The business of giving back to Aurora

Aurora businesses flocking to the cause of helping victims of shooting tragedy

By BRANDON JOHANSSON, Staff Writer

AURORA | In the hours after the July 20 theater shootings, area restaurateurs were hard at work, making hundreds of meals for the first responders.

They filled almost any vehicle they could with food and hauled it all over town to police officers, paramedics and firefighters who had been working long hours since the movie theater massacre.

Celebrate Aurora

Owner Garrett Ladd stands in front of his bar's sand volleyball court Monday afternoon, Aug. 27 at Gibby's Sports Saloon. With a weekend party celebrating the city, Gibby's raised more than $7,000 for theater shooting victims, one of several local businesses who have raised money for the cause in recent weeks. (Marla R. Keown/Aurora Sentinel)

Celebrate Aurora

Bartender Wendi Reed pours a beer Monday afternoon, Aug. 27 at Gibby's Sports Saloon. With a weekend party celebrating the city, Gibby's raised more than $7,000 for theater shooting victims, one of several local businesses who have raised money for the cause in recent weeks. (Marla R. Keown/Aurora Sentinel)

“We had just a huge response from the group,” said Gayle Jetchick, executive director of the Havana Business Improvement District.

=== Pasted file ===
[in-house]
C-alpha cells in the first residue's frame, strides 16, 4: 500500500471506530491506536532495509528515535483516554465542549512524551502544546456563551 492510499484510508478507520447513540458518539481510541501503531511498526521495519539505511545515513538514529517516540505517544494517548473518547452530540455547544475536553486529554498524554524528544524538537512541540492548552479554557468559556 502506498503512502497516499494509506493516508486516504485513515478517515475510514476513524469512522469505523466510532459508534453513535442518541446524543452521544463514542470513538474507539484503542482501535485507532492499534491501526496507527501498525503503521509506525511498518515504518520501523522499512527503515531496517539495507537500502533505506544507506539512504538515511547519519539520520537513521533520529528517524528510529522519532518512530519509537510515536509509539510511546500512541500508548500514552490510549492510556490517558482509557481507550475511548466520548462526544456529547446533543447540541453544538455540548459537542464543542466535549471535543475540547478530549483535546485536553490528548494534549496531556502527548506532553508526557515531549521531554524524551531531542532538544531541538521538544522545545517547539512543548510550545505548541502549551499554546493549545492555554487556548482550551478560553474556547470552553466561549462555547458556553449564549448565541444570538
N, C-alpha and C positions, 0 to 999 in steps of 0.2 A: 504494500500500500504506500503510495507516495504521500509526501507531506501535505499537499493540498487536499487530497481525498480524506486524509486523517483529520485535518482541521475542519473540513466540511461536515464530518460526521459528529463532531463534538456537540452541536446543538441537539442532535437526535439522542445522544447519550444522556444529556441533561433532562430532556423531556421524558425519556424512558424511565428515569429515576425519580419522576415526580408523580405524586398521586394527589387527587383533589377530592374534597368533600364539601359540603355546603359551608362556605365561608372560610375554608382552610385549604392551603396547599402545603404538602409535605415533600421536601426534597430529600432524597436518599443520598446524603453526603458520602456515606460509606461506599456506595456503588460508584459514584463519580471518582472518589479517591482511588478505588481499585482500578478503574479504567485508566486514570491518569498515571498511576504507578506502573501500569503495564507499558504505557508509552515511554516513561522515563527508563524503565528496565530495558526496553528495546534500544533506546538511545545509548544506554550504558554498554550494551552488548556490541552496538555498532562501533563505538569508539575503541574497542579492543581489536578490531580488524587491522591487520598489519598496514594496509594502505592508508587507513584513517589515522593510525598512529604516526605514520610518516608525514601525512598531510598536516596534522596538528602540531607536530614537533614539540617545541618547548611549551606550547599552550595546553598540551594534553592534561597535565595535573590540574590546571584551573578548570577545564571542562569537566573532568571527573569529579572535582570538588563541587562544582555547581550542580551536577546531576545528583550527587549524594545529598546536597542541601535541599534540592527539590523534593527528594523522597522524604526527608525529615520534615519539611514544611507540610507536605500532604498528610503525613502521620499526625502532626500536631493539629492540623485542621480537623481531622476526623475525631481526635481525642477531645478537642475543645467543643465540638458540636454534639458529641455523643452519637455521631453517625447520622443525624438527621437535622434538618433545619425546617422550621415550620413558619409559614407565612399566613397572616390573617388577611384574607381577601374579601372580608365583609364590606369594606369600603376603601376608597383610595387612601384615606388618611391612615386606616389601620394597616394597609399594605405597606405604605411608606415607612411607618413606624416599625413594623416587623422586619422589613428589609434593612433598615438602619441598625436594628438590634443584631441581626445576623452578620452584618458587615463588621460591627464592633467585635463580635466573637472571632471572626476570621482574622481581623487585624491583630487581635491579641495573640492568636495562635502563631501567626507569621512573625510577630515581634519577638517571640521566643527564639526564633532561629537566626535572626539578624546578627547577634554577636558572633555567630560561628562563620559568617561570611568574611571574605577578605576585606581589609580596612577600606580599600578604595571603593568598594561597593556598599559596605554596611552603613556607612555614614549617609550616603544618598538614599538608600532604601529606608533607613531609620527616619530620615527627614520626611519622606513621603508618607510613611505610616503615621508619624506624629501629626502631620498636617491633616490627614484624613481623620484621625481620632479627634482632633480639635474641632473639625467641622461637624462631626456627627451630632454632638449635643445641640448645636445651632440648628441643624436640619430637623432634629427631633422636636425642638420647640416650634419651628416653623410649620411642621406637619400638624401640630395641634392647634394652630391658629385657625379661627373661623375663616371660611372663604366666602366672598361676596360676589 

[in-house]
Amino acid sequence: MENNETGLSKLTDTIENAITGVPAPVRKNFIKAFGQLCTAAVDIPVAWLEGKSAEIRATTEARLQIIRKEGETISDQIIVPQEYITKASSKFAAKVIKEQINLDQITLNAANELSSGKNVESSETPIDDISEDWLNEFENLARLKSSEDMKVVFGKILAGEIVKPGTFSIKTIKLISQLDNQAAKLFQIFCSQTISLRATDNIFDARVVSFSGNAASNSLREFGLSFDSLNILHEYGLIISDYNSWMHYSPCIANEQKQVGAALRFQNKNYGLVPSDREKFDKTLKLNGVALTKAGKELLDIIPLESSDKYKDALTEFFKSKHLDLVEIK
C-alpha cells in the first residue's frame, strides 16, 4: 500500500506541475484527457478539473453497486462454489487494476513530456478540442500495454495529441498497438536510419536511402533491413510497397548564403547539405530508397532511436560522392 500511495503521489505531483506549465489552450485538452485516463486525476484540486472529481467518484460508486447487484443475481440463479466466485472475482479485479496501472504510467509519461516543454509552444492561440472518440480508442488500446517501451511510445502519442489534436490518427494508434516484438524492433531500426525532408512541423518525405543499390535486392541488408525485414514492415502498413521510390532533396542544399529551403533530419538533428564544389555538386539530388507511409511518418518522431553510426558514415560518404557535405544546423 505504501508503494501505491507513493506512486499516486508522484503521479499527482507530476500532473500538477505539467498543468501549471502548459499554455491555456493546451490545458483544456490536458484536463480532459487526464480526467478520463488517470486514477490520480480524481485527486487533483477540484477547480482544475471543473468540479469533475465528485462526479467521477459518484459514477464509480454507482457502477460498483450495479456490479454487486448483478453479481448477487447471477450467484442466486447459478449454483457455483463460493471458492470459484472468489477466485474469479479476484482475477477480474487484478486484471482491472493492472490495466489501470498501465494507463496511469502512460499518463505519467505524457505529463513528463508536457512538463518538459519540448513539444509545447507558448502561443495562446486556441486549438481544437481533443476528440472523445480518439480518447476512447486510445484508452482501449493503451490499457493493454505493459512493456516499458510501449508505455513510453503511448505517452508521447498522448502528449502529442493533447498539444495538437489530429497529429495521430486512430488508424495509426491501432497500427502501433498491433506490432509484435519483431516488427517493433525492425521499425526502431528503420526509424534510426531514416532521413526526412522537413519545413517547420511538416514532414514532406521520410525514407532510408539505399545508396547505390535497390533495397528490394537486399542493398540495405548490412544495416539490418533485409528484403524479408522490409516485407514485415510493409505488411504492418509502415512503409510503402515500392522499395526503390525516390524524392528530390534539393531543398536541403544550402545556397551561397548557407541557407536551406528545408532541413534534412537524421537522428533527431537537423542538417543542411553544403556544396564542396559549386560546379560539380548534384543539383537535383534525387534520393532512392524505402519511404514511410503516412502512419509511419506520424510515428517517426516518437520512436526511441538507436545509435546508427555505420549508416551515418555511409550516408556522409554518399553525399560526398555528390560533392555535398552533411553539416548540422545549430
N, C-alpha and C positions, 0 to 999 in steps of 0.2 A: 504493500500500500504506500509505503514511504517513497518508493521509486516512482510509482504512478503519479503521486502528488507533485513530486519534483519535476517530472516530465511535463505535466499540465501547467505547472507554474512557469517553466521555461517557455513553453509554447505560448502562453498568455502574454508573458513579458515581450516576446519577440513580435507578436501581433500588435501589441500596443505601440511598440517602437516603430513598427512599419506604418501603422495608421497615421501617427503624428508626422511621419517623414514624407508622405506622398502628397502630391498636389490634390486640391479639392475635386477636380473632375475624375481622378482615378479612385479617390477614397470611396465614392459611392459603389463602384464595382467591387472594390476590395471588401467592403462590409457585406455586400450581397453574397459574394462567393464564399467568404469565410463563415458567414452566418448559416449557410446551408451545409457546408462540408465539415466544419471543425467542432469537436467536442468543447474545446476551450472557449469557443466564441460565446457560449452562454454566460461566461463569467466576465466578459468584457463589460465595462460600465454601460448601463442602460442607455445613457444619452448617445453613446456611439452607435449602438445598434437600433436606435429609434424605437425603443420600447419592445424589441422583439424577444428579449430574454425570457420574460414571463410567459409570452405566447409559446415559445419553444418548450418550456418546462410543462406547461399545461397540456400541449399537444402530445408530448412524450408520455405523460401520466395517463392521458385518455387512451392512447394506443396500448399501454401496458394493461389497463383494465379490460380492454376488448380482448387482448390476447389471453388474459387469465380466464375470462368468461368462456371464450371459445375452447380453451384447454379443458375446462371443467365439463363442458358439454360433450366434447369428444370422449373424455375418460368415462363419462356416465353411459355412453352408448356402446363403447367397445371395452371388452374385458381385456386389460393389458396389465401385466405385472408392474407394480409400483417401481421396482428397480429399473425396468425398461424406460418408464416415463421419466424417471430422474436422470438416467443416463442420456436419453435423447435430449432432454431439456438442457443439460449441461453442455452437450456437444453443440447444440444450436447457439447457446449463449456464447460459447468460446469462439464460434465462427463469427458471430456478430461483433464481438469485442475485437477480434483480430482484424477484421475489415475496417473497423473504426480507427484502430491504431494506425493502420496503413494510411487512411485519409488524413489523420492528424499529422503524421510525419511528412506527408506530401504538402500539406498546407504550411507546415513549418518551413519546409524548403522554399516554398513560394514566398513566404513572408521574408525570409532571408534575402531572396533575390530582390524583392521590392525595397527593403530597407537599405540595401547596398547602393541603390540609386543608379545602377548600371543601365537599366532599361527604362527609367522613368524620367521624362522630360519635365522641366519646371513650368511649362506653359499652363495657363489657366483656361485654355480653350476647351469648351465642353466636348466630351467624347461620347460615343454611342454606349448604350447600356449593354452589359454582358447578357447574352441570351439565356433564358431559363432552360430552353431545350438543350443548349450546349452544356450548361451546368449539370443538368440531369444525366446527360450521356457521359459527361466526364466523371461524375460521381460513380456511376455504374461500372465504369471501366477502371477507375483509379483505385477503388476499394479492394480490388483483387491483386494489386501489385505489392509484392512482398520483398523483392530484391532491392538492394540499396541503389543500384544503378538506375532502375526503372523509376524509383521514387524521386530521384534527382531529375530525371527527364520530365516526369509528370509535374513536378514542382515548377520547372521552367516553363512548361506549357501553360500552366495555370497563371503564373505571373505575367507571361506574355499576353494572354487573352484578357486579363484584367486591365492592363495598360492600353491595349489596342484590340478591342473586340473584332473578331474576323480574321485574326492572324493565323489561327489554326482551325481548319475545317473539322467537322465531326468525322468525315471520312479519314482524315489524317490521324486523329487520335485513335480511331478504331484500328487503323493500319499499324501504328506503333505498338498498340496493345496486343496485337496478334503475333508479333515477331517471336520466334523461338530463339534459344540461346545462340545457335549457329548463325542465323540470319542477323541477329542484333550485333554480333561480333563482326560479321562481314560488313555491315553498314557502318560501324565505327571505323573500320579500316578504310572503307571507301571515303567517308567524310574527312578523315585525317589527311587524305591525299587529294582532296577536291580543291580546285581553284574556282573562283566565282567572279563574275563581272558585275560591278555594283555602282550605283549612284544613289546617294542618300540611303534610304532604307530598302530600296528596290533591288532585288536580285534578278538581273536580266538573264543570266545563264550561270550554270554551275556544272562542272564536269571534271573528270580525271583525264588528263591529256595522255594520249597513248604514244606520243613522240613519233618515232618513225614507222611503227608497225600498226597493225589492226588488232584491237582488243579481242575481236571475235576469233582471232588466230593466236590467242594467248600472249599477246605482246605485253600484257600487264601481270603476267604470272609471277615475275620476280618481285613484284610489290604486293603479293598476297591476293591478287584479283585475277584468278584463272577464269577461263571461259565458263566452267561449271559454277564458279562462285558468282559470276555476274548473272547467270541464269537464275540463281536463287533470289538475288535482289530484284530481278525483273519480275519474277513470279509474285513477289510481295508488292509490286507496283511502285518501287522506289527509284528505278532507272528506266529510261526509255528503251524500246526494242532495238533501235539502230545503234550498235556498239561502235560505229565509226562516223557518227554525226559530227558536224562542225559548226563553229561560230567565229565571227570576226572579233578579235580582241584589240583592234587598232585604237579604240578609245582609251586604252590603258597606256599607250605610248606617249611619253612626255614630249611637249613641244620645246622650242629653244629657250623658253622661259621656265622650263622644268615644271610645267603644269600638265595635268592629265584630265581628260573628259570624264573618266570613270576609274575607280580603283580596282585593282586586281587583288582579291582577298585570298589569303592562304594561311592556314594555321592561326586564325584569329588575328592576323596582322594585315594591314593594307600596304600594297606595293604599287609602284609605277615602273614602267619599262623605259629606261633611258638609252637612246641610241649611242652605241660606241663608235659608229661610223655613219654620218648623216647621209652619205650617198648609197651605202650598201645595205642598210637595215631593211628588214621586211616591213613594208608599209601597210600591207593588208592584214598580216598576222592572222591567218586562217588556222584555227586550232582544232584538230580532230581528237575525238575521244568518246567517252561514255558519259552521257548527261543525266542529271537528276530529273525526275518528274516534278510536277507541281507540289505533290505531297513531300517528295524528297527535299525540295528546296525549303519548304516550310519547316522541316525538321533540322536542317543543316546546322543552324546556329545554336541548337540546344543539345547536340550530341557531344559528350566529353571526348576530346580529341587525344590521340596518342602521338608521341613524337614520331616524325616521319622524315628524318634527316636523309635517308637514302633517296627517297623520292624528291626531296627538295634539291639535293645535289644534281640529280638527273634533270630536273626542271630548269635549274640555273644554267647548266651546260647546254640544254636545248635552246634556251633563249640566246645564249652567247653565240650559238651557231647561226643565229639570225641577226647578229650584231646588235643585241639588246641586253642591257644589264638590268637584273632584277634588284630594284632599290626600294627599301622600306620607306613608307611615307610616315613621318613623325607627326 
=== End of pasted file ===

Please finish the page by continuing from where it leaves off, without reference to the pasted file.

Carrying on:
The local business community’s efforts haven’t stopped since.

Seemingly every weekend since the July 20 shootings, businesses around town have hosted events for the victims, raising thousands of dollars along the way.

Shortly after the shootings, local car dealer Ed Bozarth gave $50,000 to the victims.

Bozarth said the hefty donation was one of the biggest his chain of dealerships, which includes Ed Bozarth Chevrolet on Havana, has ever made.

“We’ve been here 30 years, Aurora has been very, very good to us,” he said.

Since the shootings, donors have given about $5 million to the victims. On Tuesday, several victims came forward and said they were frustrated with how that money has been distributed.

Bozarth said he understands some frustration, but said figuring out how so much money will be distributed will take time.

“They’ve had to sort out a lot of things,” he said.

Gibby’s Sports Tavern near South Havana Street and East Florida Avenue last weekend hosted a “Celebrate Aurora” end -of-summer party that raised more than $6,000 for the victims.

Garrett Ladd, the general manager at Gibby’s, said that throughout the day, a few thousand people came through and donated cash, bid on silent auction items or simply partied for a while with their friends.

In addition to all that, the bar donated 20 percent of Saturday’s sales, he said.

When Gibby’s planned the event, several beer and liquor distributors stepped in to help out, Ladd said, something that made the event possible.

“Without that it just doesn’t happen,” he said.

It’s hard to find someone who wasn’t impacted at least indirectly by the July 20 shootings, and Ladd said that’s the case at his bar. The Red Robin restaurant where several victims worked is across the street, and most of his employees knew someone impacted by the shootings.

“We knew that we needed to team up and do our part,” he said.

For Ladd, it was also important to show some pride in his hometown. Ladd, who graduated from Gateway High School in 1989 after attending Aurora Hills Middle School and Crawford Elementary School, said despite what happened last month Aurora is a special place to live.